Christians of past generations, especially when the church leaders had predominant influence within a society, did utilize that social position to force conformity more often than encourage people to freely embrace Christian faith. I am here thinking of the history of the Christian church in the period after late Roman antiquity to the Medieval period in Europe and also during the European Protestant Reformation and Catholic Counter-Reformation period. The practice of Christianity in America has been refreshingly different due in large part to the vision the Founders of American government had and enacted in the Constitution and put into practice in the early period of the American Republic.

As already noted Christian leaders and people following their lead have not been above coercing people to conform to some version of Christianity. This abuse has been rooted in arrogance. This arrogance has most often been expressed through the presumption within the Church (among the leaders) that they had intellectually categorized and explained the reality of God and his will. What other people who differed needed was to change their minds and then amend their way of life to conform to the traditions of the churches. (Thus one frequently finds strands of moralism and intellectualism in the Church Fathers amidst many exemplary examples of Christ-like service and written teaching of sound doctrine.) What I have described above is demonstrable from the historical record.

I have taken an excursion into history for a reason. History is critical to understanding not only people’s conceptions of spirituality but also in discerning what is “True Spirituality.” For the life of person (or communal life of a group) expresses and demonstrates what he or she (or they) actually believe(s) about God and spiritual reality. And what an individual or a group believes and practices in rooted in the past (traditions). These will vary because of the variety of cultural contexts into which the Gospel was deposited and was built upon in the churches.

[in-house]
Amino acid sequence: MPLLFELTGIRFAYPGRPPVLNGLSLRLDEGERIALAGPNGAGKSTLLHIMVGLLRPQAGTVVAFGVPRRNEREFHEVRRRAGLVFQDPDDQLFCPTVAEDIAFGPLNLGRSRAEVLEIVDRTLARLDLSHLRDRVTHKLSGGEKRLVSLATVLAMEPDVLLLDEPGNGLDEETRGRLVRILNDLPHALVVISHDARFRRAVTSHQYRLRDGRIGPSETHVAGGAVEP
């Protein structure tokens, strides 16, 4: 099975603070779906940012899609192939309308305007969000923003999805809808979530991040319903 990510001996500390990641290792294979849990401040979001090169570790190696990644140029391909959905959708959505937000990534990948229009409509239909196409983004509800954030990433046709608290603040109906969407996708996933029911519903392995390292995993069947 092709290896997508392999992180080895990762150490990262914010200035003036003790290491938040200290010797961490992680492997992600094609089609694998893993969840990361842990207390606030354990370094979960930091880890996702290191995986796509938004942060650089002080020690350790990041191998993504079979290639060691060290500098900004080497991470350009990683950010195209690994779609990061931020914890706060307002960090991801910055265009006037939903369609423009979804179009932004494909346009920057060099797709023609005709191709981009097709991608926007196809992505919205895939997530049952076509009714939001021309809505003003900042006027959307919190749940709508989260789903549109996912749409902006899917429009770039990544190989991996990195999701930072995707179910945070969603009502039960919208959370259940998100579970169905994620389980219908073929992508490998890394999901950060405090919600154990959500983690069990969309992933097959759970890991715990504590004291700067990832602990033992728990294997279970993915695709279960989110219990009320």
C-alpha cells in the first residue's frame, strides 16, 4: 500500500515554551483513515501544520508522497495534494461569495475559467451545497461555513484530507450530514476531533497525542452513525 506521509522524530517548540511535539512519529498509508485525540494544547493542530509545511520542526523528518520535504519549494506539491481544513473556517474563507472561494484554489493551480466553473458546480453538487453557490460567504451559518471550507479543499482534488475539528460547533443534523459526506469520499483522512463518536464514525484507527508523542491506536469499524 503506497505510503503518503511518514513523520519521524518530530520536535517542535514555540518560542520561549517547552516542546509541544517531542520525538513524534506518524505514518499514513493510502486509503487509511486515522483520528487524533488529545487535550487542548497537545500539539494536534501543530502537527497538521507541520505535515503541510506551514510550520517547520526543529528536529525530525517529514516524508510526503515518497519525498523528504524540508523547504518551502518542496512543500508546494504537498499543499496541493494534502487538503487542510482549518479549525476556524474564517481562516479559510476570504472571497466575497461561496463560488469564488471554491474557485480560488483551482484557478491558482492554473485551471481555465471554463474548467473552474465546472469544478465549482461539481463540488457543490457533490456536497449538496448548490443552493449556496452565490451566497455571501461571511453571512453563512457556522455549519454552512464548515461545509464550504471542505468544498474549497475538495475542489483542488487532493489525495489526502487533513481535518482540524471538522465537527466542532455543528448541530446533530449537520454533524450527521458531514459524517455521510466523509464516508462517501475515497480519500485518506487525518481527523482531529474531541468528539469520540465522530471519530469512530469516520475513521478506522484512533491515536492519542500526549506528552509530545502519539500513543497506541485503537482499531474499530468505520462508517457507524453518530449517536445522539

How can we establish what “True Spirituality” is given these facts? One key to both deciphering and navigating toward an accurate understanding of spirituality is to examine the underpinnings of the theological convictions that have animated the actions of church leaders in the past (whether they were unjust or morally exemplary). Thus I have given this historical analysis.

As I noted above, I think that one of the most profound errors that crept into the theological building of historic Christianity in Western Europe has been the following assumption: God must first show his truth to the human intellect and then bring it experientially into human life. To put this another way, that God’s normal mode of operation with human beings is to enlighten the intellect and convince people of the reasonableness of his truth so that they can believe and then conform their lives according to that truth. And then the forms and practices that are consistent with that truth will be developed (traditions). In my opinion this is not how God operates in the human person and it is not the intellect that drives spiritual transformation.

What is “reasonable” and acceptable to the intellect has principally been defined as the Traditions of the Church—within Catholic and Protestant circles. It is tradition that has defined what “true spirituality” is to look like in the practice of the Christian faith. I value Christian tradition(s) and have learned much from them. However, I think that to hoist them above Scripture or to try to fit them over Scripture without a willingness to change traditions at the points where they do not align with Scripture is idolatrous.

How many doctrinal arguments and fights have spawned from this presumptive arrogance! How many people have been led astray doctrinally because biblical teaching “did not make sense” and thus had to be reformulated to fit the confines of what was considered “reasonable”! We have stood before the living God and demanded that he speak to us in ways that are suitable to our comfort and preferences. This assessment can be accurately laid upon every one of the major strands of Christian traditions—from ancient times to modern day.